Produced by: TheatreWorks Silicon Valley
Directed by: Amy Gonzalez
Featuring: Michael Evans Lopez, Marlene Martinez, Amy Resnick, Jackson Davis, plus Laura Espino, Mauricio Suarez
Running time: 90 minutes, no intermission
When: August 22 through September 16, 2018
Where: Mountain View Center for the Performing Arts, 500 Castro Street, Mountain View
Tickets: $40-$100. Visit https://theatreworks.org/201819-season/201819-season/native-gardens/ or call 650-463-1960.
John Orr talked with playwright Karen Zacarias and actor Marlene Martinez; read that story at https://www.mercurynews.com/2018/08/23/native-gardens-deals-with-a-lot-of-isms-in-a-hilarious-way/.
in charming, thoughtful comedy
with gentle meanings about race, class and boundaries
Curious phenomenon: During the opening night, August 25, of the TheatreWorks Silicon Valley production of Karen Zacarías's "Native Gardens," people applauded — several times — when something went right for some character or another on the stage.
We're not talking applause for the actors playing the characters; we're talking applause for the characters. A character wins an award — applause. A character gets a raise at work — applause.
There are four roles with dialogue in Zacarías's little comedy, and all four of the characters win a round of applause. Likely because the audience came to like them and identify with them. And maybe forgot it was all make-believe.
That is a testament to the charm and humanity of Zacarías's script, which pits two very different — yet, in their hearts, similar —couples against each other in a property-line dispute.
In "Native Gardens," a young Latinx couple, an ambitious lawyer and a pregnant woman working on her Ph.D., move into an old house in a desirable neighborhood. Their neighbors, who've been there for decades, are older. Frank Butley is a consultant who works from home and nurses his backyard garden; Virginia is an engineer for an aerospace company.
Pablo Del Valle, the young lawyer, invites 60 people from the law firm for which he works to a barbecue. He and Tania want to remove the ugly old chain link fence separating his yard from Frank and Virginia's yard, and install a nice, new wooden fence, before the guests arrive. Frank and Virginia are happy about that, until the yards are surveyed, and everybody finds out that the old fence is almost two feet into Pablo and Tania's yard, and the new fence, properly placed, will destroy some of Frank's garden. Right before judging for the garden contest.
Scenic designer Andrea Bechert's set, showing the two homes and their backyards, is beautiful and so real it essentially becomes a character in the play. Once an actor notices that Pablo and Tania's yard seems smaller than Frank and Virginia's, it becomes obvious to the eye. There is a neat lawn and lots of well-tended flowers on the Butley side; a huge oak tree and the sort of scrabbly dirt often found under such trees.
And when the workers start tearing up the flower beds, it's shocking, but also, it's hard to take sides — couldn't a compromise be reached?
Zacarías, bit by bit, works in a number of social and cultural differences between the two couples. What kind of wine Frank thinks the Del Valles might prefer. Tania wants to fix up their yard as a native garden, using plants native to the area, and encouraging insects.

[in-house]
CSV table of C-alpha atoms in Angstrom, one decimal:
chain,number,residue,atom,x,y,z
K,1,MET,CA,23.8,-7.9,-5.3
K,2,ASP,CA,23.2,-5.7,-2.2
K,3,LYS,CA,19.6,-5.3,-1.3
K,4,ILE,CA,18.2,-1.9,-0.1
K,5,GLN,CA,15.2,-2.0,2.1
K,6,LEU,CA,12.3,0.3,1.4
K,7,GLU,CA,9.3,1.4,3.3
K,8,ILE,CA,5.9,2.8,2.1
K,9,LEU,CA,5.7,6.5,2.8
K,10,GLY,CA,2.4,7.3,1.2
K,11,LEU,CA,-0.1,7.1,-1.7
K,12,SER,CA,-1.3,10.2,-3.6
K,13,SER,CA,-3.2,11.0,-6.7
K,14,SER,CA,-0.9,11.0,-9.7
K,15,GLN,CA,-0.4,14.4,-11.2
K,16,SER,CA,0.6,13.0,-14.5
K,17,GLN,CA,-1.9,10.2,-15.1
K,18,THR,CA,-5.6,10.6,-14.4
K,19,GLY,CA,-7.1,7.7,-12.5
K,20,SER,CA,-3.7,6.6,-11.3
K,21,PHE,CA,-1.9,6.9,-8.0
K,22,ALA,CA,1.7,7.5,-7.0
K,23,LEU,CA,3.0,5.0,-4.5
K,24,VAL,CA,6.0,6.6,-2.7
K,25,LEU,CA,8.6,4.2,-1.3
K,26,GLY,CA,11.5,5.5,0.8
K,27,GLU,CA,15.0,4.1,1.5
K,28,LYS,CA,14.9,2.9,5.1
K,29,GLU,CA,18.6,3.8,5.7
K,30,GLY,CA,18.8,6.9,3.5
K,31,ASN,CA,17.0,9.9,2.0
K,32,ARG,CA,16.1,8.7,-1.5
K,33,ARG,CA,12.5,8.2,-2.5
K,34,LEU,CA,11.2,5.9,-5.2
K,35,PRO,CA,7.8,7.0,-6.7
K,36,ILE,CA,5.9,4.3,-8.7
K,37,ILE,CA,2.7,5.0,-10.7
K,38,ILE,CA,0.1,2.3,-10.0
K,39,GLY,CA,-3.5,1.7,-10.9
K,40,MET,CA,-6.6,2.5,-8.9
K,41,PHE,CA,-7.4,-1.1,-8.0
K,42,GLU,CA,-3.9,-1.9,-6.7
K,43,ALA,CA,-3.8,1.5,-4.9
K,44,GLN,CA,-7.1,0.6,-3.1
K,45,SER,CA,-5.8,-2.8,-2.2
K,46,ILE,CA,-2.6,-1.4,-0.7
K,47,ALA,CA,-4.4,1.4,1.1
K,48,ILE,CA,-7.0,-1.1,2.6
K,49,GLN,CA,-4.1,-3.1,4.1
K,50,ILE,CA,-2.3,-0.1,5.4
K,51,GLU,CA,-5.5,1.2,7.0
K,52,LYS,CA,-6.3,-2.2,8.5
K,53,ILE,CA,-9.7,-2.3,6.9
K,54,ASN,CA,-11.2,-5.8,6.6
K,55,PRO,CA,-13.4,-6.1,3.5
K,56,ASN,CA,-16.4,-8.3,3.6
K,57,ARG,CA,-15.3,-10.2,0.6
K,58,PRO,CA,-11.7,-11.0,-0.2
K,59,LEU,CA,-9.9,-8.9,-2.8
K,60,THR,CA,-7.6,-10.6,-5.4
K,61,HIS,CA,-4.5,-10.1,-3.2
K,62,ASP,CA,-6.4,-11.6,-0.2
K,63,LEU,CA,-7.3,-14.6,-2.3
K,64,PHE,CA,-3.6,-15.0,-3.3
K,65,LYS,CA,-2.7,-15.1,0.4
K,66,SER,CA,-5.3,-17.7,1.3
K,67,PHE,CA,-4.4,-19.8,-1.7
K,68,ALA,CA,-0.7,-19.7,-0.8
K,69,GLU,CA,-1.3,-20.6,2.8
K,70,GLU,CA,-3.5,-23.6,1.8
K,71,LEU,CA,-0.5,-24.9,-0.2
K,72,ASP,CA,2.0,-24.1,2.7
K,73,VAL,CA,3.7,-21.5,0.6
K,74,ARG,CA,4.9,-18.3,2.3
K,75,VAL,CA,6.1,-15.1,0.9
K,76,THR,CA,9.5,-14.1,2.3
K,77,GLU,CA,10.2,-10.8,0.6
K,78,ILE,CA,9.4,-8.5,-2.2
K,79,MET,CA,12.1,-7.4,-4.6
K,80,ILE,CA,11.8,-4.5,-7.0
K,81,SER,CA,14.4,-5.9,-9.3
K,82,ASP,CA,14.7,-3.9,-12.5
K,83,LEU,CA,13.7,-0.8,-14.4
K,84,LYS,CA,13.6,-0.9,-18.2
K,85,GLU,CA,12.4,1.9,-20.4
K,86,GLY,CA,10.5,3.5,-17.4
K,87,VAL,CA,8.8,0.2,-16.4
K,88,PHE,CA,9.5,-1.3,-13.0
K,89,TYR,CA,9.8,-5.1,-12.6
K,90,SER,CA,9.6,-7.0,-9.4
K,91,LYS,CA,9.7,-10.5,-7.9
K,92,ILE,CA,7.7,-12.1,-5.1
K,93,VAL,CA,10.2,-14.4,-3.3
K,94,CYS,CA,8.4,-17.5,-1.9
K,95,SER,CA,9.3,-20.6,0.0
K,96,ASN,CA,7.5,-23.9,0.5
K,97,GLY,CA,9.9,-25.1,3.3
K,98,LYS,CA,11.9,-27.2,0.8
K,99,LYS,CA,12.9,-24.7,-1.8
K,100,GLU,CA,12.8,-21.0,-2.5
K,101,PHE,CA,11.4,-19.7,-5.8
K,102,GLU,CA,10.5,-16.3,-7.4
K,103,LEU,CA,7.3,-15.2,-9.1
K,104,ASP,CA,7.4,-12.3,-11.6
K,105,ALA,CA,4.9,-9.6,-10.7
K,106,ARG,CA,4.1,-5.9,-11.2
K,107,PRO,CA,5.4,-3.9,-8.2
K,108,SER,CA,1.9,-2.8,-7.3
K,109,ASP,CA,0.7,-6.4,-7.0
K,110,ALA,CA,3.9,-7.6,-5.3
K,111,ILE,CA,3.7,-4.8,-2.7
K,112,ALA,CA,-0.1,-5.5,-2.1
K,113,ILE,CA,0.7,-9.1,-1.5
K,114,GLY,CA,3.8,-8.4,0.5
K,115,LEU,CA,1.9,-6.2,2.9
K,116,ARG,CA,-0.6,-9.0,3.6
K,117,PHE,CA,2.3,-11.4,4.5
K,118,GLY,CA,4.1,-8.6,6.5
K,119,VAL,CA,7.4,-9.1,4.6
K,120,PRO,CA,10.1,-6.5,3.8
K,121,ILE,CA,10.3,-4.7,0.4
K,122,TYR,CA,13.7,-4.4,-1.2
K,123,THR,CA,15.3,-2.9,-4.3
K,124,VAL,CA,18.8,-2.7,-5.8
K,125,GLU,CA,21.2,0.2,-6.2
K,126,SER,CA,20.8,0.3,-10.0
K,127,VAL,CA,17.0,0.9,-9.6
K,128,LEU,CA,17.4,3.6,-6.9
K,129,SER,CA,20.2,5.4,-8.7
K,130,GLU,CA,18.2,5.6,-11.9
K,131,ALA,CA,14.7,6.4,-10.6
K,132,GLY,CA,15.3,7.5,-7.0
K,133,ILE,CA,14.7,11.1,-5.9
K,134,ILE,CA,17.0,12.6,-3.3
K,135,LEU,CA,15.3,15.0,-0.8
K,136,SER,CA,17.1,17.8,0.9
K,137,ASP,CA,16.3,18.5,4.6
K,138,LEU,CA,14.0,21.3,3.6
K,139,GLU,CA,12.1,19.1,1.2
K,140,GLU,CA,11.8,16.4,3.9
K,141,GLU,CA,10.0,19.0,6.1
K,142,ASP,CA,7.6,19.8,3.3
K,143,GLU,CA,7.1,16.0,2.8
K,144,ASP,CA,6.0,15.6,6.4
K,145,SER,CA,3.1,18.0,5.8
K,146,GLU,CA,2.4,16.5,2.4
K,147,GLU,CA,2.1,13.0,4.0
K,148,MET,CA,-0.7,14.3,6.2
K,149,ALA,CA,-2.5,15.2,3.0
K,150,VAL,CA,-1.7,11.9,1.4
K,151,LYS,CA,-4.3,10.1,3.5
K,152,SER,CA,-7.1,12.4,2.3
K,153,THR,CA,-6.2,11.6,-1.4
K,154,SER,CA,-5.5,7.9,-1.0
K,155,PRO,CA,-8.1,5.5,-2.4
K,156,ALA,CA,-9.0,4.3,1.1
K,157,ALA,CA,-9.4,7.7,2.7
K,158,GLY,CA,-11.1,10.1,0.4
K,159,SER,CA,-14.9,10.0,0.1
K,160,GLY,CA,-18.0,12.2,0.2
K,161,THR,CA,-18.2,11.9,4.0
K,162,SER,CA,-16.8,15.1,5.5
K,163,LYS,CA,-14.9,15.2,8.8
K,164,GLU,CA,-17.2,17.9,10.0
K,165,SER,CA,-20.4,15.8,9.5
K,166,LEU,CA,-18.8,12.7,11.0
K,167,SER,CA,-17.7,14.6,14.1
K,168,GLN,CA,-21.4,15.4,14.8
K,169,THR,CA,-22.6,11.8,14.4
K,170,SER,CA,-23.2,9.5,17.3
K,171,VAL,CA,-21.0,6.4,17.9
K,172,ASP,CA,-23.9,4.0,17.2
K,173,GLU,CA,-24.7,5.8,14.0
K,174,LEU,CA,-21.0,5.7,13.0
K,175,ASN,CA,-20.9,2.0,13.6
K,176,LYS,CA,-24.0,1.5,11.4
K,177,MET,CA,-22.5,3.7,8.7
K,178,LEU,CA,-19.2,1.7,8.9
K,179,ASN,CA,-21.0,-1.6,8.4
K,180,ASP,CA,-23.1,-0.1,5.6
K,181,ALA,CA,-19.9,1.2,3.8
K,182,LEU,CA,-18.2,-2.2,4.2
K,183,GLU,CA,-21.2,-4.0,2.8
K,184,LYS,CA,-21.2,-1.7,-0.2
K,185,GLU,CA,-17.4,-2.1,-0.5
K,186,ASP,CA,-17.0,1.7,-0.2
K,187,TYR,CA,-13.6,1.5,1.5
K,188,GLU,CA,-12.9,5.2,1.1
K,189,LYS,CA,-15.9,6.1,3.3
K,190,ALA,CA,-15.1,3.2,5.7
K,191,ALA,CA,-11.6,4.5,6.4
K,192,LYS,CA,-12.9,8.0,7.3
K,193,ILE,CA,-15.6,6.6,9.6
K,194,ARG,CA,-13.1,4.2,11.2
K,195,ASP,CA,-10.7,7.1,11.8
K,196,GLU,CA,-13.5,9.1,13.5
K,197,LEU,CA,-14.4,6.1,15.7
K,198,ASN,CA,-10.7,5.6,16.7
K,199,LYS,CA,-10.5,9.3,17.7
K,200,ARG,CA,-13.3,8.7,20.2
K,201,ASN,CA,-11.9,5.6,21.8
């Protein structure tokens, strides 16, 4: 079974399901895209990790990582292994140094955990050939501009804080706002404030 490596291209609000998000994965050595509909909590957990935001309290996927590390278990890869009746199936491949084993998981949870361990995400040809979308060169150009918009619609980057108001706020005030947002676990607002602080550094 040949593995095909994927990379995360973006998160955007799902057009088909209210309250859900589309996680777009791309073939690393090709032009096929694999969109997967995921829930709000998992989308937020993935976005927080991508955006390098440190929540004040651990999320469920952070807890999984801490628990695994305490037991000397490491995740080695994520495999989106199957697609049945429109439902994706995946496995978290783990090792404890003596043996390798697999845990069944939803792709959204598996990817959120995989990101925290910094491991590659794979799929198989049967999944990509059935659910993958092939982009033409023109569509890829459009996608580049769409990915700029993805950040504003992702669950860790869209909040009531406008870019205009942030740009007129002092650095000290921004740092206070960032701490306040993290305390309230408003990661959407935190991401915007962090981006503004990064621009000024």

"Those darn bugs!" Virginia says.
"Spiders will help with the mosquitos, you'll see," says Tania.
Michael Evans Lopez is very solid, smoothly combining Pablo's identity as an immigrant (from Chile) with a lawyer's ambition, love for his wife and a good touch with funny dialogue.
Marlene Martinez is very appealing and strong as Tania, and is excellent with the humor of Tania's occasional slides into anger, which she always regrets. Very funny stuff. Tania is from New Mexico, where her family has lived since before it was part of the United States.
Jackson Davis, a TheatreWorks veteran, is very funny and solid in his characterization of Frank, who loves his insecticides and doesn't even register Tania's objection to insecticides. Finding it hard to believe that his new young neighbors want to reclaim their property, he asks his wife, "Did you tell her that I considered voting for Obama?"
Amy Resnick, another TheatreWorks veteran, brings a steel-hard edge to the humor of her character. Virginia is a women who has fought her way up in a male-dominated industry, and woe to anyone who doesn't give her heed. Resnick is terrific.
The hottest battle, really, happens between the two women.
While it deals with some of today's hot-button topics, such as racial identity and national borders, "Native Gardens" is really a sweet, good-natured comedy, even after both sides consult lawyers and legal trickery is considered.
Perhaps that's why the audience applauds for each of the four characters toward the end of the play.
Lighting design by Steven B. Mannshardt takes us from gentle mornings to soft evenings in comfortable suburban light. Jeff Mockus serenades us with sounds of insects and birds. Noah Marin's costumes tell us who these people are.
Also on hand, in silent roles, are Laura Espino and Mauricio Suarez, as surveyors and gardeners. It is their first time on stage at TheatreWorks. I've seen Espino deliver dialogue at City Lights in San Jose, and she was terrific. It will be nice to someday see her get a meatier role at TheatreWorks.
This review is late. There are only four performances left; two today, and two on Sunday. Go see this show if you can.
Email John Orr at firstname.lastname@example.org